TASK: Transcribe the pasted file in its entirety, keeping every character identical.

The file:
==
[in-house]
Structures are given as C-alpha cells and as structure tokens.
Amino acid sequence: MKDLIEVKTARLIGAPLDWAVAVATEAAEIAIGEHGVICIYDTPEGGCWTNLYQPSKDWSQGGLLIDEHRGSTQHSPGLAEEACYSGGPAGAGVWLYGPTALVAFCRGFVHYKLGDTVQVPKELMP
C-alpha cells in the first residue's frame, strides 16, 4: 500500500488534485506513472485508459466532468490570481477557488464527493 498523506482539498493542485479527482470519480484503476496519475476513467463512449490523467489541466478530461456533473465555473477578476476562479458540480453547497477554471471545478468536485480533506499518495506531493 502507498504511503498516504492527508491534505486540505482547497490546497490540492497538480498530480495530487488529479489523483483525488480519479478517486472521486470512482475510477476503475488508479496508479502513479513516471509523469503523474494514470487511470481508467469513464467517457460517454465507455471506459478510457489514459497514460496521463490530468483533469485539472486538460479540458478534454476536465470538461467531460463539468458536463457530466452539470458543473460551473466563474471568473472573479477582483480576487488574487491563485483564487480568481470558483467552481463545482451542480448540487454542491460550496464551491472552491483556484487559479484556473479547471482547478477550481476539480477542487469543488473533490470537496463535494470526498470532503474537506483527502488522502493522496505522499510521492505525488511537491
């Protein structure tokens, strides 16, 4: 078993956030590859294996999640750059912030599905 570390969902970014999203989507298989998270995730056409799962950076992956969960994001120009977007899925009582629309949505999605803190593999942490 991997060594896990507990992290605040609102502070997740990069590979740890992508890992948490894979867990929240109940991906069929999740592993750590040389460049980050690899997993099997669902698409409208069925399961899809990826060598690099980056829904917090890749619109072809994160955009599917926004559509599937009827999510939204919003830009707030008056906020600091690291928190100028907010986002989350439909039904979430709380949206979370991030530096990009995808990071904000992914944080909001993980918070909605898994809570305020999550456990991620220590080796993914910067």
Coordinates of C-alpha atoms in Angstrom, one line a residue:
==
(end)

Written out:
[in-house]
Structures are given as C-alpha cells and as structure tokens.
Amino acid sequence: MKDLIEVKTARLIGAPLDWAVAVATEAAEIAIGEHGVICIYDTPEGGCWTNLYQPSKDWSQGGLLIDEHRGSTQHSPGLAEEACYSGGPAGAGVWLYGPTALVAFCRGFVHYKLGDTVQVPKELMP
C-alpha cells in the first residue's frame, strides 16, 4: 500500500488534485506513472485508459466532468490570481477557488464527493 498523506482539498493542485479527482470519480484503476496519475476513467463512449490523467489541466478530461456533473465555473477578476476562479458540480453547497477554471471545478468536485480533506499518495506531493 502507498504511503498516504492527508491534505486540505482547497490546497490540492497538480498530480495530487488529479489523483483525488480519479478517486472521486470512482475510477476503475488508479496508479502513479513516471509523469503523474494514470487511470481508467469513464467517457460517454465507455471506459478510457489514459497514460496521463490530468483533469485539472486538460479540458478534454476536465470538461467531460463539468458536463457530466452539470458543473460551473466563474471568473472573479477582483480576487488574487491563485483564487480568481470558483467552481463545482451542480448540487454542491460550496464551491472552491483556484487559479484556473479547471482547478477550481476539480477542487469543488473533490470537496463535494470526498470532503474537506483527502488522502493522496505522499510521492505525488511537491
């Protein structure tokens, strides 16, 4: 078993956030590859294996999640750059912030599905 570390969902970014999203989507298989998270995730056409799962950076992956969960994001120009977007899925009582629309949505999605803190593999942490 991997060594896990507990992290605040609102502070997740990069590979740890992508890992948490894979867990929240109940991906069929999740592993750590040389460049980050690899997993099997669902698409409208069925399961899809990826060598690099980056829904917090890749619109072809994160955009599917926004559509599937009827999510939204919003830009707030008056906020600091690291928190100028907010986002989350439909039904979430709380949206979370991030530096990009995808990071904000992914944080909001993980918070909605898994809570305020999550456990991620220590080796993914910067």
Coordinates of C-alpha atoms in Angstrom, one line a residue: